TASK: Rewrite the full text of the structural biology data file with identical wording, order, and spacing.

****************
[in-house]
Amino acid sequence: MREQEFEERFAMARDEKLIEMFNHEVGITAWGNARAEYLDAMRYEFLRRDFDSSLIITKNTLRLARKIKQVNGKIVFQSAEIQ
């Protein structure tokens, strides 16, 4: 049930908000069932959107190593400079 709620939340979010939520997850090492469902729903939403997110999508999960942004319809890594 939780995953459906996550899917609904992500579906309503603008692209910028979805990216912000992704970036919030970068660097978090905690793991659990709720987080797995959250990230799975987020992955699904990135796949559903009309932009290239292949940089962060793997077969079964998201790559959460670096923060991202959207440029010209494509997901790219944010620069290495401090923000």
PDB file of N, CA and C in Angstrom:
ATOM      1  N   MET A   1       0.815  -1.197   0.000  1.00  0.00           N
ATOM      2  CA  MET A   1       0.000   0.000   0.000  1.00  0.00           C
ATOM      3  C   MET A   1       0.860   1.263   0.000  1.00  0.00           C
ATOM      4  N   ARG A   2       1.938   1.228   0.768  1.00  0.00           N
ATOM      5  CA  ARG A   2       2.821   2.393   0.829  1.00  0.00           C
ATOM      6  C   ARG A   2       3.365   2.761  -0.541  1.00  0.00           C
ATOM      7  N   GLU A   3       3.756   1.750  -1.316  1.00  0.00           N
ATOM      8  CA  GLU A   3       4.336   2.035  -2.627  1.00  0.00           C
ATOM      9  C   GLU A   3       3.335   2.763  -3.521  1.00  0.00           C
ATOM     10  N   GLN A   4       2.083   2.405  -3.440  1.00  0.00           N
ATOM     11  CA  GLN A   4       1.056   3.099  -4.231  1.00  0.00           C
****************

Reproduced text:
[in-house]
Amino acid sequence: MREQEFEERFAMARDEKLIEMFNHEVGITAWGNARAEYLDAMRYEFLRRDFDSSLIITKNTLRLARKIKQVNGKIVFQSAEIQ
């Protein structure tokens, strides 16, 4: 049930908000069932959107190593400079 709620939340979010939520997850090492469902729903939403997110999508999960942004319809890594 939780995953459906996550899917609904992500579906309503603008692209910028979805990216912000992704970036919030970068660097978090905690793991659990709720987080797995959250990230799975987020992955699904990135796949559903009309932009290239292949940089962060793997077969079964998201790559959460670096923060991202959207440029010209494509997901790219944010620069290495401090923000």
PDB file of N, CA and C in Angstrom:
ATOM      1  N   MET A   1       0.815  -1.197   0.000  1.00  0.00           N
ATOM      2  CA  MET A   1       0.000   0.000   0.000  1.00  0.00           C
ATOM      3  C   MET A   1       0.860   1.263   0.000  1.00  0.00           C
ATOM      4  N   ARG A   2       1.938   1.228   0.768  1.00  0.00           N
ATOM      5  CA  ARG A   2       2.821   2.393   0.829  1.00  0.00           C
ATOM      6  C   ARG A   2       3.365   2.761  -0.541  1.00  0.00           C
ATOM      7  N   GLU A   3       3.756   1.750  -1.316  1.00  0.00           N
ATOM      8  CA  GLU A   3       4.336   2.035  -2.627  1.00  0.00           C
ATOM      9  C   GLU A   3       3.335   2.763  -3.521  1.00  0.00           C
ATOM     10  N   GLN A   4       2.083   2.405  -3.440  1.00  0.00           N
ATOM     11  CA  GLN A   4       1.056   3.099  -4.231  1.00  0.00           C